Climatic influences on pathogen vector host

All infectious organisms (bacteria, viruses, protozoa, helminths, and others) are thought likely to be affected by some aspect(s) of climatic conditions. The most affected stages of the pathogen's lifecycle are the free-living, intermediate, or within-vector stages - that is, the stages spent outside either the human host or the intermediate (reservoir) host. Many studies have documented how climatic variations influence the occurrence of a wide range of infectious diseases. Some of these studies have depended on field observations of natural variations; other have tested specific relationships in laboratory-experimental fashion - such as the relationship between temperature and malarial parasite maturation within the vector mosquito.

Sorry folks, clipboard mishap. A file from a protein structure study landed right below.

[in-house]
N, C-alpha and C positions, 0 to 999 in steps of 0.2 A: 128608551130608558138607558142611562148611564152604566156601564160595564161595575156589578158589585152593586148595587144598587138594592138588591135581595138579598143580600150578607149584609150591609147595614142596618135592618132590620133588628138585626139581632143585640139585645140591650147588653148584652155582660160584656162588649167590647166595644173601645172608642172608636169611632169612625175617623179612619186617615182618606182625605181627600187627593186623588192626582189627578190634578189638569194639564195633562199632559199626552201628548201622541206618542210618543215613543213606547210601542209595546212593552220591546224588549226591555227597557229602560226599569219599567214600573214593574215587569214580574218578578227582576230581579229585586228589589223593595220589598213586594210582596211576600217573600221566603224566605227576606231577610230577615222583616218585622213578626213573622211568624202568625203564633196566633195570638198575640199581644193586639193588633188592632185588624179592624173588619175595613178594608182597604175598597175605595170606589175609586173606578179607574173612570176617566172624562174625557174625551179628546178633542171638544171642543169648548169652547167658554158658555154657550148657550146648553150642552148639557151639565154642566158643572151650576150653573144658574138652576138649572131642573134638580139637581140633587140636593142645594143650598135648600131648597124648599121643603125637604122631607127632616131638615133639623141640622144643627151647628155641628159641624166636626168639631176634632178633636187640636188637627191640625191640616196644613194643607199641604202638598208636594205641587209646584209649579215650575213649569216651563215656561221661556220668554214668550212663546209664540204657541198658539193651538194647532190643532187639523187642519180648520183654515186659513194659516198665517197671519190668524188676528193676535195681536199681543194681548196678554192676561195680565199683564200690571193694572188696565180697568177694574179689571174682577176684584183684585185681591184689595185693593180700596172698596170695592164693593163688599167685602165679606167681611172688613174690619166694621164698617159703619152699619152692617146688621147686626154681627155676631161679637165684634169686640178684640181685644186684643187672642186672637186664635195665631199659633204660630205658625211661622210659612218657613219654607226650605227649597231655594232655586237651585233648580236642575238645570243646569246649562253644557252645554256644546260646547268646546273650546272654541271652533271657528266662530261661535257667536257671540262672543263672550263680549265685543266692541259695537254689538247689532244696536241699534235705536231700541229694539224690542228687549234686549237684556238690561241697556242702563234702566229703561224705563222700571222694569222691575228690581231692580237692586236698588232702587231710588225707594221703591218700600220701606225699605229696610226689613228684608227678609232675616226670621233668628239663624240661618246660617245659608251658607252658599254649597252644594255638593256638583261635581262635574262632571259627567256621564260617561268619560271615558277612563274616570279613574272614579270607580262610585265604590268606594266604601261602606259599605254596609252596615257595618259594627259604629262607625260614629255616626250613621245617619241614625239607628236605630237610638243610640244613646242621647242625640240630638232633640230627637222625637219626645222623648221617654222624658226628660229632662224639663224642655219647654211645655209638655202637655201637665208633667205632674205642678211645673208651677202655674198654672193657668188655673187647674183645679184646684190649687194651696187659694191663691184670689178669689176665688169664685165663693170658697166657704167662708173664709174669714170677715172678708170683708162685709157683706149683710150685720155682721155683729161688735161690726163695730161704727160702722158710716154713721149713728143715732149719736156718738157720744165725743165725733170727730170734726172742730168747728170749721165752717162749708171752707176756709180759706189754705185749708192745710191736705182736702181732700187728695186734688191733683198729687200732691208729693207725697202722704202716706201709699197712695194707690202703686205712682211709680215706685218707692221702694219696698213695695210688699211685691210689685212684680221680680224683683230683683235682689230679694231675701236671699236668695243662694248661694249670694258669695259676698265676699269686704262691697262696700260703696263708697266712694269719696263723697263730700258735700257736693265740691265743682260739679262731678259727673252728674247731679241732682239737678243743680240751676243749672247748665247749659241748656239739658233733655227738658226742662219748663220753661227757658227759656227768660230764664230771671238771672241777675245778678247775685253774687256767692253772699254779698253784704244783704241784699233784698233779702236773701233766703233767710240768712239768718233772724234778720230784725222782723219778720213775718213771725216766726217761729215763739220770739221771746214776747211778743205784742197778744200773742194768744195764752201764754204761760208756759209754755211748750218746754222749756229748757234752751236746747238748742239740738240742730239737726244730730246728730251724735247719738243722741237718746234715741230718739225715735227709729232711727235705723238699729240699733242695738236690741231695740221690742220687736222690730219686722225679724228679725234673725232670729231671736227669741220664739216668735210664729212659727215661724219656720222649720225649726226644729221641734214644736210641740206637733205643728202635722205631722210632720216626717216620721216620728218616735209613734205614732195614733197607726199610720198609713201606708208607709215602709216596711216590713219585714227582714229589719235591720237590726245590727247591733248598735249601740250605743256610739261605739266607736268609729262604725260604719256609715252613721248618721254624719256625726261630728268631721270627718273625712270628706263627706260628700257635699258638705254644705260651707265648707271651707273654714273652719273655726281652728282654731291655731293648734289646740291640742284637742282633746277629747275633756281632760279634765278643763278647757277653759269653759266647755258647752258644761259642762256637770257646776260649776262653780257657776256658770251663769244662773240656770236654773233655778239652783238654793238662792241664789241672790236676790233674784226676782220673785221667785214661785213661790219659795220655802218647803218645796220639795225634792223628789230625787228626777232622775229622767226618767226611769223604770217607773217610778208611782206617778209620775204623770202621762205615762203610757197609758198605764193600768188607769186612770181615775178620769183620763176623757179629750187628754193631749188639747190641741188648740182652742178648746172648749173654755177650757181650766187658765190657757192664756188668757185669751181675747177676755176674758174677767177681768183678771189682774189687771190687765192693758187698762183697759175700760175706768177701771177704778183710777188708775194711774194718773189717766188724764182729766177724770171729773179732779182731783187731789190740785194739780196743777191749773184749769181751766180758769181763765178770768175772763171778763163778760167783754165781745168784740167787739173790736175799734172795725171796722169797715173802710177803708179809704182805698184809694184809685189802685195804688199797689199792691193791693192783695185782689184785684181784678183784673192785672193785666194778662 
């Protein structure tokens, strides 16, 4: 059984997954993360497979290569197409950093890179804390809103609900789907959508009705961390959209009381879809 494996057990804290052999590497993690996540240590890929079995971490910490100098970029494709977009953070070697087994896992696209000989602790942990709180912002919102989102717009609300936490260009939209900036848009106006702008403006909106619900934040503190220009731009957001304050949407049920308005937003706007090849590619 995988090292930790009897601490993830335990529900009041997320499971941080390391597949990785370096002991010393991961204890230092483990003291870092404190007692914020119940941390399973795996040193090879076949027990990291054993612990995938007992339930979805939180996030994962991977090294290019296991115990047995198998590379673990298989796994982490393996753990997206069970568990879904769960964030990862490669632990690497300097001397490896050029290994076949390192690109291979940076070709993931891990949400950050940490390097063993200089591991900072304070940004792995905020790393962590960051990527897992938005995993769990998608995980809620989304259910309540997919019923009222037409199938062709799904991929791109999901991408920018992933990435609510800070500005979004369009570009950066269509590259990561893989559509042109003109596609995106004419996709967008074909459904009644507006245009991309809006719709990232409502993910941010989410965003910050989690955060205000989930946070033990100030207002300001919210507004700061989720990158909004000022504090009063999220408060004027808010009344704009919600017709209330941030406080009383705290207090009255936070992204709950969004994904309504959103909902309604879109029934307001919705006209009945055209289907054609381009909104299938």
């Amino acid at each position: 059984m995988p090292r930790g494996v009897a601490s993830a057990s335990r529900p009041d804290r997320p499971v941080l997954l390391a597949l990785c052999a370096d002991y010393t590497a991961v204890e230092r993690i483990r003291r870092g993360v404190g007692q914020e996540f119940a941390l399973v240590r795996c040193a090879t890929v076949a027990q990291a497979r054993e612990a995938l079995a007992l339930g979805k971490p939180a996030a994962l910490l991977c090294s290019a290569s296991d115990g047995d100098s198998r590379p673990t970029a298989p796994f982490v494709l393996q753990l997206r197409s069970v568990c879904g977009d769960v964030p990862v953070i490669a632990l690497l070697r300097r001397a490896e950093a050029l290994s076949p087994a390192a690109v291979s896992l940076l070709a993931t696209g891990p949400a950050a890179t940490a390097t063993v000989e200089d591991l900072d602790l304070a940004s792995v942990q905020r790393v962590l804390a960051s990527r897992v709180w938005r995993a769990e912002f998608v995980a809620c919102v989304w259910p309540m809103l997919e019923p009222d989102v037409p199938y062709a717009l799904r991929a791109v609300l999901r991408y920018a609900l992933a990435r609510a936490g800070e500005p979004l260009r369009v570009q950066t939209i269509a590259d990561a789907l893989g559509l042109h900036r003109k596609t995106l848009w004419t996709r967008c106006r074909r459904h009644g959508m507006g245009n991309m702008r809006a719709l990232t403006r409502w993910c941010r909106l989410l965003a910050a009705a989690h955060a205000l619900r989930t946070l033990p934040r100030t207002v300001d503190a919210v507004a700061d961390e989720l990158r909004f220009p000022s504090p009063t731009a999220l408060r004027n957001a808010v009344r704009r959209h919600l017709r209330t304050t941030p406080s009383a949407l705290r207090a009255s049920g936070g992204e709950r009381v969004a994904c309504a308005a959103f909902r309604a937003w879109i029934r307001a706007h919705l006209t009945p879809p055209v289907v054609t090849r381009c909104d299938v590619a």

The following section describes the biology underpinning the climate and infectious disease relationship, and refers to epidemiological studies that have recognized or tested this.

Direct transmission

HUMANS

Anthroponoses (human-to-human)

HUMANS

e.g. hepatitis

Indirect transmission

VECTOR

HUMANS VECTOR

HUMANS

e.g. dengue

ANIMALS

Zoonoses

(animal-to-human) ANIMALS

ANIMALS VECTOR /ECTOR ANIMALS

VECTOR

e.g. rabies e.g. West Nile HUMANS

HUMANS

e.g. West Nile HUMANS

Figure 14.1 Main types of transmission cycles for infectious agents. Based on Wilson (2001).

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